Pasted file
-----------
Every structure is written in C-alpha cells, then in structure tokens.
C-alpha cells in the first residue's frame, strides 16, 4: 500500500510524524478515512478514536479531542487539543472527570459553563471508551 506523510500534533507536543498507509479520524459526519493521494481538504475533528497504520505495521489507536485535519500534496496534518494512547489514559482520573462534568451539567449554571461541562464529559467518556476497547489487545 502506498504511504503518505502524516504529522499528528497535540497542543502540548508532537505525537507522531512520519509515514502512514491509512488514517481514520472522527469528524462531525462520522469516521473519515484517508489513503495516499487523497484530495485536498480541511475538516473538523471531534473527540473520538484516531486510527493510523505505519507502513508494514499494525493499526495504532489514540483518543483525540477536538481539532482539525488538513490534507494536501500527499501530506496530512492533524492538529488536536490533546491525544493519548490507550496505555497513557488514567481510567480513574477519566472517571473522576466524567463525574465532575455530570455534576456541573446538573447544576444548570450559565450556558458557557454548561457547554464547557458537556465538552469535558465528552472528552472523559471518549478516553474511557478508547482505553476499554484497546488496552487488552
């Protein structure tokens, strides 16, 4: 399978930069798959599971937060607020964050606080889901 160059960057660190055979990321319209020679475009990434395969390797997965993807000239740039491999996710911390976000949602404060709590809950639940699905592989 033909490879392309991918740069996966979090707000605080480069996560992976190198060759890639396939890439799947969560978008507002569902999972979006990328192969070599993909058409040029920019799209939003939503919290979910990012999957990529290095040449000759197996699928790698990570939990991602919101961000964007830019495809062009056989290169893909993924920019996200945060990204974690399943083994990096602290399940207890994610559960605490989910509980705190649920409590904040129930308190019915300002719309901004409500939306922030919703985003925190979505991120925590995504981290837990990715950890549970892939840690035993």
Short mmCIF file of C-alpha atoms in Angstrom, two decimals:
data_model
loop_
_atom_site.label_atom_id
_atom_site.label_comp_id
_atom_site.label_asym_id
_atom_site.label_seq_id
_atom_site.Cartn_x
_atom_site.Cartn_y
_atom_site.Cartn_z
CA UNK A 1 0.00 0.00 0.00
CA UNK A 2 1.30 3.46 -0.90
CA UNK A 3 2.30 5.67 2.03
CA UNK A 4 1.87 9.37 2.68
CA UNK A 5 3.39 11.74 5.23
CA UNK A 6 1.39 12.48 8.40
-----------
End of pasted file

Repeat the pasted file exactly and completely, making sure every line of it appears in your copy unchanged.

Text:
Every structure is written in C-alpha cells, then in structure tokens.
C-alpha cells in the first residue's frame, strides 16, 4: 500500500510524524478515512478514536479531542487539543472527570459553563471508551 506523510500534533507536543498507509479520524459526519493521494481538504475533528497504520505495521489507536485535519500534496496534518494512547489514559482520573462534568451539567449554571461541562464529559467518556476497547489487545 502506498504511504503518505502524516504529522499528528497535540497542543502540548508532537505525537507522531512520519509515514502512514491509512488514517481514520472522527469528524462531525462520522469516521473519515484517508489513503495516499487523497484530495485536498480541511475538516473538523471531534473527540473520538484516531486510527493510523505505519507502513508494514499494525493499526495504532489514540483518543483525540477536538481539532482539525488538513490534507494536501500527499501530506496530512492533524492538529488536536490533546491525544493519548490507550496505555497513557488514567481510567480513574477519566472517571473522576466524567463525574465532575455530570455534576456541573446538573447544576444548570450559565450556558458557557454548561457547554464547557458537556465538552469535558465528552472528552472523559471518549478516553474511557478508547482505553476499554484497546488496552487488552
């Protein structure tokens, strides 16, 4: 399978930069798959599971937060607020964050606080889901 160059960057660190055979990321319209020679475009990434395969390797997965993807000239740039491999996710911390976000949602404060709590809950639940699905592989 033909490879392309991918740069996966979090707000605080480069996560992976190198060759890639396939890439799947969560978008507002569902999972979006990328192969070599993909058409040029920019799209939003939503919290979910990012999957990529290095040449000759197996699928790698990570939990991602919101961000964007830019495809062009056989290169893909993924920019996200945060990204974690399943083994990096602290399940207890994610559960605490989910509980705190649920409590904040129930308190019915300002719309901004409500939306922030919703985003925190979505991120925590995504981290837990990715950890549970892939840690035993």
Short mmCIF file of C-alpha atoms in Angstrom, two decimals:
data_model
loop_
_atom_site.label_atom_id
_atom_site.label_comp_id
_atom_site.label_asym_id
_atom_site.label_seq_id
_atom_site.Cartn_x
_atom_site.Cartn_y
_atom_site.Cartn_z
CA UNK A 1 0.00 0.00 0.00
CA UNK A 2 1.30 3.46 -0.90
CA UNK A 3 2.30 5.67 2.03
CA UNK A 4 1.87 9.37 2.68
CA UNK A 5 3.39 11.74 5.23
CA UNK A 6 1.39 12.48 8.40